"Ozymandias", by Percy Shelley Essay

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Percy Shelley indited "Ozymandias" in competition with his friend, Horace Smith, who also composed a sonnet concerning the ruined statue. Shelley's was published in the "The Examiner by Hunt in January 1818"1. Although "Ozymandias" detached style differs from the exalted tone of most of Shelley's oeuvre, it pleased Desmond King-Hele enough for him to honour it with a comparison to Shakespeare's poetry: "Few of Shelley's sonnets can bear comparison with Shakespeare's, but in 'Ozymandias' he successfully challenges the master on his favourite ground, the ravages of time."2 In this essay I hope to illustrate how the "music" of "Ozymandias" is integral to conveying its meaning. I intend to provide a close reading of "Ozymandias", focusing …show more content…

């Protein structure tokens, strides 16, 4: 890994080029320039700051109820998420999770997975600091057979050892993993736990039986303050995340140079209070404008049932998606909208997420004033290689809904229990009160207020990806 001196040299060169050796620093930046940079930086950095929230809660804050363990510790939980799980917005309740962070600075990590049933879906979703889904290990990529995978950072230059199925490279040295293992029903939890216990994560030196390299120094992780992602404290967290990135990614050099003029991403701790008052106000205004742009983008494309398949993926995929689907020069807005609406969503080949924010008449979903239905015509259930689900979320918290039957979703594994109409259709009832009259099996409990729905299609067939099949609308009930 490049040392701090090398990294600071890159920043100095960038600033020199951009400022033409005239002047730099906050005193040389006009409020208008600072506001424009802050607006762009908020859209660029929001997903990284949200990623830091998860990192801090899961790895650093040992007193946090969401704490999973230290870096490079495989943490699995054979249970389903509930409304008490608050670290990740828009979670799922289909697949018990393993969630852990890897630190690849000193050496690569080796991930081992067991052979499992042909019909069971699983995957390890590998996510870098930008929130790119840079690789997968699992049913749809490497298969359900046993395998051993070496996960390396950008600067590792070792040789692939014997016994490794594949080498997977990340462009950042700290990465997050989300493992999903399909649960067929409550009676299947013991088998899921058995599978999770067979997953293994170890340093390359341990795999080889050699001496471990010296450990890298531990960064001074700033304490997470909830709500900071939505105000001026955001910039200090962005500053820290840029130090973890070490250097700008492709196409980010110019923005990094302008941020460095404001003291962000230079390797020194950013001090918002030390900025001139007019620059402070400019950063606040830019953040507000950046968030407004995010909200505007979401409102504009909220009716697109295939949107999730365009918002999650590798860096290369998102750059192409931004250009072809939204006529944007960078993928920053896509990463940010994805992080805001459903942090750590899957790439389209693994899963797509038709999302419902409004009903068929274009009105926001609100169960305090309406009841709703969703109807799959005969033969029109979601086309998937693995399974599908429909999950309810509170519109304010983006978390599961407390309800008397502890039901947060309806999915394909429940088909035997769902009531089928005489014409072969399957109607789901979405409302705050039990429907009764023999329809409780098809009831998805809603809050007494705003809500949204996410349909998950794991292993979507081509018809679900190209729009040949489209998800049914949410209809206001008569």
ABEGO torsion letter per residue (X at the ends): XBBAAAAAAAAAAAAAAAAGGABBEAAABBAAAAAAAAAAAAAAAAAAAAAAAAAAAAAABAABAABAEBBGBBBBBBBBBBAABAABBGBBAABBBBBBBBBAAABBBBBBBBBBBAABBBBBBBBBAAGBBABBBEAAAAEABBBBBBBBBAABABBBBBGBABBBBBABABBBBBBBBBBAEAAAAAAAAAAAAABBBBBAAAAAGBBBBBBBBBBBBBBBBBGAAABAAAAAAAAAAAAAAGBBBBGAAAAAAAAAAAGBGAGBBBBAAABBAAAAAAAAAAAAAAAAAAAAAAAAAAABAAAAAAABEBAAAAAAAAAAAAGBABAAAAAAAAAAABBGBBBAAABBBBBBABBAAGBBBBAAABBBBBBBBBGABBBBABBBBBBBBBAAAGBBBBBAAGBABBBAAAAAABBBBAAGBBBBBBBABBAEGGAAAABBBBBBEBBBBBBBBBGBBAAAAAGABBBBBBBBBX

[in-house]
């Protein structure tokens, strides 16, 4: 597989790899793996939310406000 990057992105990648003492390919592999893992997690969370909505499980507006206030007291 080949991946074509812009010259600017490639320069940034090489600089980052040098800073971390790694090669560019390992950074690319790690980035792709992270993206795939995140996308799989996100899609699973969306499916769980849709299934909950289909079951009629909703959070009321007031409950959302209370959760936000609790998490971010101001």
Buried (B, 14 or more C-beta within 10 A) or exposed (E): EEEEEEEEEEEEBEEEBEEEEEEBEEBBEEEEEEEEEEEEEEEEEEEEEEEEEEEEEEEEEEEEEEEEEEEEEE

This fragmentation of the line forces the reader to mirror the "antique"(1) traveller's experience of descrying the monument's ruined pieces on the sand. Shelley also harnesses the sonnet's prescribed form to create disparity, inserting the affix: "-less" to accord with the syllable-count. He uses this technique thrice with the words: "trunkless"(2), "lifeless"(7), and "boundless"(13). Deliberately using the negative morpheme: "-less" three times instead of a synonym is evocative of "The Language of Paradox", as "-less" indicates both absence and presence by simultaneously appearing on the page to satisfy the sonnet's accentual-syllabic structure, while also denoting absence within the context of the poem. For example, "trunkless"(2) draws attention to Ozymandias' dismembered body whilst complying with metrical constraints. The language of the poem also harbours contrastive elements, such as when the traveller limns Ozymandias' " ... sneer of cold command"(5), or describes the "surviv[al]"(7) of "passions"(6) in "lifeless things"(7). The poem's speed, which Shelley dictates with diction and punctuation, is another important aspect of its "music". C.S. Lewis likened the speed of Shelley's poetry to:

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